Phoenix and state sued after Operation Tin Man

As the case against the freeway shooter falls apart, we're learning this isn't the first time a DPS case has unraveled before them. It happened several years ago during an investigation into a local salvage yard.

- As the case against the freeway shooter falls apart, we're learning this isn't the first time a DPS case has unraveled before them. It happened several years ago during an investigation into a local salvage yard.

The case dubbed "Operation Tin Man" targeted a local company that DPS says was operating as a criminal organization. But years later the case is over, and now the State of Arizona and City of Phoenix are paying up big. This after the salvage company claims law enforcement officials botched an investigation.

DPS accused the salvage yard of accepting stolen cars and metal; the business owners say the accusations are false. After the company had sued, the state agreed to pay $180,000 to settle the civil case.

In 2013, DPS and Phoenix Police raided a scrap yard as part of Operation Tin Man. At the time authorities accused Hendrix Salvage of trafficking stolen property.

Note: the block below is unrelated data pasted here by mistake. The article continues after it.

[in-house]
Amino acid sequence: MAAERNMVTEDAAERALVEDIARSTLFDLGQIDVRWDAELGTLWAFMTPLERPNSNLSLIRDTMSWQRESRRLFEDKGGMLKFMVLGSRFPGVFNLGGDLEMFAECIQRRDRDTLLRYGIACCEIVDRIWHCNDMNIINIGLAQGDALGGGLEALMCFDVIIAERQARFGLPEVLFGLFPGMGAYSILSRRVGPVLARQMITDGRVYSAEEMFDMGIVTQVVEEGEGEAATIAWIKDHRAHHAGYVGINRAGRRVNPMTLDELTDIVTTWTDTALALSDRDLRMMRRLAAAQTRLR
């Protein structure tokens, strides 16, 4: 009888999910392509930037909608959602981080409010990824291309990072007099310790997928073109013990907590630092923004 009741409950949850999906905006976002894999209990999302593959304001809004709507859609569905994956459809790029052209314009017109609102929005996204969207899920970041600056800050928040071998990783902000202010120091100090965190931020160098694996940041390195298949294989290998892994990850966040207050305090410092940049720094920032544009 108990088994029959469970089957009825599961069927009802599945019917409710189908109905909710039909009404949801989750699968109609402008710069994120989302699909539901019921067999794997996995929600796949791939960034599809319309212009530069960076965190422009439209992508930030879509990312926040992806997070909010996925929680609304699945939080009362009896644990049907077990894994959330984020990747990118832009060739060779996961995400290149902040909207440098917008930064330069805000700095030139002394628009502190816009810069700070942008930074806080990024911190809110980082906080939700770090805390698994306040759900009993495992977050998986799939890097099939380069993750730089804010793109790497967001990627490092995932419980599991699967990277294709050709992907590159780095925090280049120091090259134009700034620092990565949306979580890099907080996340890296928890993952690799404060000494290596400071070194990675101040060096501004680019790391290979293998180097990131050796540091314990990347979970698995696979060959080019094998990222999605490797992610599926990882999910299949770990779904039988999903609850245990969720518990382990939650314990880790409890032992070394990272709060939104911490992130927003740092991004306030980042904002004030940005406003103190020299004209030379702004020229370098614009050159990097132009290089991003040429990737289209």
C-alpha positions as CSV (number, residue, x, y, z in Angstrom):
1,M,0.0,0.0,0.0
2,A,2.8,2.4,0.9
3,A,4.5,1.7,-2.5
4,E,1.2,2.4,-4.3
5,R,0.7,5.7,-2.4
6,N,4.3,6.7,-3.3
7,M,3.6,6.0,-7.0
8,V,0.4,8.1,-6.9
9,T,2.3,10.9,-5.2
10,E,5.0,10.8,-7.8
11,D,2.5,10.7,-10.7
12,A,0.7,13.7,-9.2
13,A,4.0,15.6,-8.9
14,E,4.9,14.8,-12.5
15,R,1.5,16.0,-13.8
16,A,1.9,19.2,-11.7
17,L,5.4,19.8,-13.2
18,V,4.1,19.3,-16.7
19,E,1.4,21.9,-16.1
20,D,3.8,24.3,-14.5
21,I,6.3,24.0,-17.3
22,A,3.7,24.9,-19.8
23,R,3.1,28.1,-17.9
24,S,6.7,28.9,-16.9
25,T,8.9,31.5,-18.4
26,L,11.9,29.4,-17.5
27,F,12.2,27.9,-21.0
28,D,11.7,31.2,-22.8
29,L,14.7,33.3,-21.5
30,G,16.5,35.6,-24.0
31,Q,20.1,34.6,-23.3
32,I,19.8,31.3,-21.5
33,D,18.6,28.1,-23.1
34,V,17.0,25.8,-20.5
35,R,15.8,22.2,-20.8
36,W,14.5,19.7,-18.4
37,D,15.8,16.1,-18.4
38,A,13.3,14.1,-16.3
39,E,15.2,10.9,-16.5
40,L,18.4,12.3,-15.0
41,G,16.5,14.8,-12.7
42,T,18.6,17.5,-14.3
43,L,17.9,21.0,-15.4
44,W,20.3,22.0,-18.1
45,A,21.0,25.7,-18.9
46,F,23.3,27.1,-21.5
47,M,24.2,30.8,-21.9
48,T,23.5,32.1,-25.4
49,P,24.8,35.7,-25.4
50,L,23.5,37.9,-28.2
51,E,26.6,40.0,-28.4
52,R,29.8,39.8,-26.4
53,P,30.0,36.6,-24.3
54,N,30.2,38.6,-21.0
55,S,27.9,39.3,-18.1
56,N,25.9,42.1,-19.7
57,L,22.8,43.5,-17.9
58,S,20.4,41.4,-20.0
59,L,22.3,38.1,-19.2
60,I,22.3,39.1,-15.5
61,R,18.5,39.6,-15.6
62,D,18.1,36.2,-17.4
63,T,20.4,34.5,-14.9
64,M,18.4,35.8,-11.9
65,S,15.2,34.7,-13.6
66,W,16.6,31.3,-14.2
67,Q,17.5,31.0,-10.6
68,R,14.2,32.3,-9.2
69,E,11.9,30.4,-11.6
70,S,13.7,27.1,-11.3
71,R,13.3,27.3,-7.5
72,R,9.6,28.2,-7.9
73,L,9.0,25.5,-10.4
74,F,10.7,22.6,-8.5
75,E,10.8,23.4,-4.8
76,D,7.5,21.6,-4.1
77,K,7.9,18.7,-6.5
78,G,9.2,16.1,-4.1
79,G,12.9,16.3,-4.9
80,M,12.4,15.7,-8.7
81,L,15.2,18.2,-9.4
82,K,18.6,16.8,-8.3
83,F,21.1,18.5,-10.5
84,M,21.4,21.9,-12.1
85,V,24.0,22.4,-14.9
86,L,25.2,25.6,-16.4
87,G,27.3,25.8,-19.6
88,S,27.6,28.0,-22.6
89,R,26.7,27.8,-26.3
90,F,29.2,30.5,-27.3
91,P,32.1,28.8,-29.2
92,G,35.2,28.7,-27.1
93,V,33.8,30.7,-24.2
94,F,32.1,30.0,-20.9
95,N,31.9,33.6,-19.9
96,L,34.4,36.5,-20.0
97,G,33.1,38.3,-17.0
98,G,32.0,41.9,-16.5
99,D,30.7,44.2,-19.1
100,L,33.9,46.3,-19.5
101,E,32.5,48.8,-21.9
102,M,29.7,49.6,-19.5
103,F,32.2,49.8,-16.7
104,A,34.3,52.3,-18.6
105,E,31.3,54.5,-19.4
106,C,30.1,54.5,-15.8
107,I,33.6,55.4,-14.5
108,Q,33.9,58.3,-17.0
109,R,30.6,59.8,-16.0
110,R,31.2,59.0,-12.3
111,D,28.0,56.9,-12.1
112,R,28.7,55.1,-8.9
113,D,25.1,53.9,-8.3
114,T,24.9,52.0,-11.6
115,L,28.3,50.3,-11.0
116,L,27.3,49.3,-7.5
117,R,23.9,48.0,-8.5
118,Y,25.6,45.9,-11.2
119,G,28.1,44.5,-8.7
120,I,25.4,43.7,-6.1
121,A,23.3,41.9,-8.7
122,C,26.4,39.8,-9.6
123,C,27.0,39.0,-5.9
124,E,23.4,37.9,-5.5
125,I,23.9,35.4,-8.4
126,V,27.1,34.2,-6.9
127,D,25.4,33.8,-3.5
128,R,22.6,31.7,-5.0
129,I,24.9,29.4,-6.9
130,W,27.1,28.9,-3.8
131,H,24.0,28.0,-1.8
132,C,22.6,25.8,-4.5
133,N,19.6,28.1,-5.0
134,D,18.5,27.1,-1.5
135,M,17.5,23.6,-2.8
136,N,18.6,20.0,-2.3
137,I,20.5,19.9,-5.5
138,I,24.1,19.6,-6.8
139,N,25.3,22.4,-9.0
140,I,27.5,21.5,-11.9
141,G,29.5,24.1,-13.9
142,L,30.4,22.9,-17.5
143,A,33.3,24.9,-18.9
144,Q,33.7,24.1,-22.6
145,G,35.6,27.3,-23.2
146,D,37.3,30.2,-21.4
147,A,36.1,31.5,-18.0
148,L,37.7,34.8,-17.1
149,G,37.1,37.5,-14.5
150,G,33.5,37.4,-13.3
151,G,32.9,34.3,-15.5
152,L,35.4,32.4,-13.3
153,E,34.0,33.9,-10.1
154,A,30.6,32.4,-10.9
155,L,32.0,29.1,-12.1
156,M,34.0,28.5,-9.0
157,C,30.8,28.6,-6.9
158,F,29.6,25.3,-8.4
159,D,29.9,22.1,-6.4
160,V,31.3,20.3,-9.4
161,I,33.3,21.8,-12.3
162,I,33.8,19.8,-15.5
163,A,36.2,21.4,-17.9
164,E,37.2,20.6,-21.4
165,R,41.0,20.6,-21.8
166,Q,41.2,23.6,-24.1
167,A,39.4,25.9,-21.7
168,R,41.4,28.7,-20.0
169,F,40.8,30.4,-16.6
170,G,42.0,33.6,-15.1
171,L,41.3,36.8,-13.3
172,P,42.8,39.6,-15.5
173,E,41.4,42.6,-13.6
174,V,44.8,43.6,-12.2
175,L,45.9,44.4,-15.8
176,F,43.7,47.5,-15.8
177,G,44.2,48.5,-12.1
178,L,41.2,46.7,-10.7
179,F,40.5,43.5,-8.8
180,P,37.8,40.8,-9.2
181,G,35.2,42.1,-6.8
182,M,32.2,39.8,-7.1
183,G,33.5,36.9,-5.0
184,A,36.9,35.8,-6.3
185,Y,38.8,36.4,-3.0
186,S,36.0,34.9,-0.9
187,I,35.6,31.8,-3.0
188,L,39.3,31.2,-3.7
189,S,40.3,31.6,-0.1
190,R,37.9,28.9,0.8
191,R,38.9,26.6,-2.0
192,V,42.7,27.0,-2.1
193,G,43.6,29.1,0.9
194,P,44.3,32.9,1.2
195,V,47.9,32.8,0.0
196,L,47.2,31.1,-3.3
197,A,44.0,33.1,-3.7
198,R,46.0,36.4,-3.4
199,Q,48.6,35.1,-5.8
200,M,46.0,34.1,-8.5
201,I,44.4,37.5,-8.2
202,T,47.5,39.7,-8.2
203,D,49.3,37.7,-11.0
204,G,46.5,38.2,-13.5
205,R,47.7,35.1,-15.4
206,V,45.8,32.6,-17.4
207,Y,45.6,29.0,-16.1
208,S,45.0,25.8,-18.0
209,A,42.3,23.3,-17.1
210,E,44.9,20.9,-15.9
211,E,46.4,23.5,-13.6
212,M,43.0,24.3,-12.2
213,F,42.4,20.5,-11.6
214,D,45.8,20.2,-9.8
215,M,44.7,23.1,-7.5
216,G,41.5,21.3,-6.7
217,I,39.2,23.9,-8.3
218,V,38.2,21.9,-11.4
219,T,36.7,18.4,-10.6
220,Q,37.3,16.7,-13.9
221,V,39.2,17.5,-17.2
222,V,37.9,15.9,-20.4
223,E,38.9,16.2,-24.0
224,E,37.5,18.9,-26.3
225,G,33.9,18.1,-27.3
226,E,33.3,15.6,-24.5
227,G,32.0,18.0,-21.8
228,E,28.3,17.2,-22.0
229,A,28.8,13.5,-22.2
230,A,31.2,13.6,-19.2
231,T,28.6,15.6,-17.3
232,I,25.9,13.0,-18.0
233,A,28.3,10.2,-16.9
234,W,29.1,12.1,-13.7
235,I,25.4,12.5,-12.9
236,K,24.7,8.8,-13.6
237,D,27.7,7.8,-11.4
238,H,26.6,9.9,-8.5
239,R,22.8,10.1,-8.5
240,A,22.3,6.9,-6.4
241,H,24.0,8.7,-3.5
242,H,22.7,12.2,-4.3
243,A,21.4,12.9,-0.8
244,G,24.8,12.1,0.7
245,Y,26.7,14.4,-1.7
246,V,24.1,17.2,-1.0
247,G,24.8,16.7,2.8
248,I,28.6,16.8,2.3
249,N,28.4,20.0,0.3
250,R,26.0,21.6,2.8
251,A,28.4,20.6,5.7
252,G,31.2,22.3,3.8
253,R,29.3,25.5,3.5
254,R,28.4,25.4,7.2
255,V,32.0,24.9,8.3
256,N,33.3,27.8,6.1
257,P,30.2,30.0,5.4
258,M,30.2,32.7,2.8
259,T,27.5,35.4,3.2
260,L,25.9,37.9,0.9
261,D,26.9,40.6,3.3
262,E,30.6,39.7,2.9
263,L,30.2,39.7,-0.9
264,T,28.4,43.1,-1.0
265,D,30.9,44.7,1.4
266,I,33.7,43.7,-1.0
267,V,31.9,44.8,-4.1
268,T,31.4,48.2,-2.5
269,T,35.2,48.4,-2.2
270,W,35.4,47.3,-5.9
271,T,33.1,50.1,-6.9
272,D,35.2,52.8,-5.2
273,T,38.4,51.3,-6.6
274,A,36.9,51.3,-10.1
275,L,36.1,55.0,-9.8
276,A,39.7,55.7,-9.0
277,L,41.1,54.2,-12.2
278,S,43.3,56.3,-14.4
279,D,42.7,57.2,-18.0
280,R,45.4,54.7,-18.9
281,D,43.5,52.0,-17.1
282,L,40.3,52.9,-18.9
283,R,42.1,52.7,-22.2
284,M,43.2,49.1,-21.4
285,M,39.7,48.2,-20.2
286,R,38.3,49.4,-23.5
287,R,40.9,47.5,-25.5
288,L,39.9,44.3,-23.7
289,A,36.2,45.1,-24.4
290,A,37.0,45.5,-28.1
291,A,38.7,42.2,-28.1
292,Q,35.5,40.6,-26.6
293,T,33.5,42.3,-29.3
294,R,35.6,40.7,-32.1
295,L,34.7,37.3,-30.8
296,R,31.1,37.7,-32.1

"It was kind of like an army style raid, they threw a lot of people on the ground, marched them outside and confiscated everything in the yard and all of the equipment," said Lyle Hendrix.

Within a year, authorities returned all the seized property, and no one at the business was ever criminally charged. Now the city and state are paying up to the company. Hendrix sued, accusing them of excessive raid tactics, and saying they seized property without properly serving the forfeiture complaint.

The state and city agreed to pay $180,000 to settle the case out of court.

"I'm happy it's over, the initial raid caused us grief, sleepless nights, a lot of customers fell off the board," he said.

The AZ Department of Administration paid the settlement on behalf of DPS and said, "The settlement is a compromise of a disputed claim and is not to be construed as an admission of liability on the part of the state defendants, by whom liability is expressly denied."

Hendricks said his company lost more than $3 million, he won't get that back, but there is still one thing he wants.

"I would just prefer an apology, I felt we were wronged," said Hendricks.

With the settlement, DPS and Phoenix PD are not admitting any guilt to Hendricks accusations, but they do say it is an end to a civil case.


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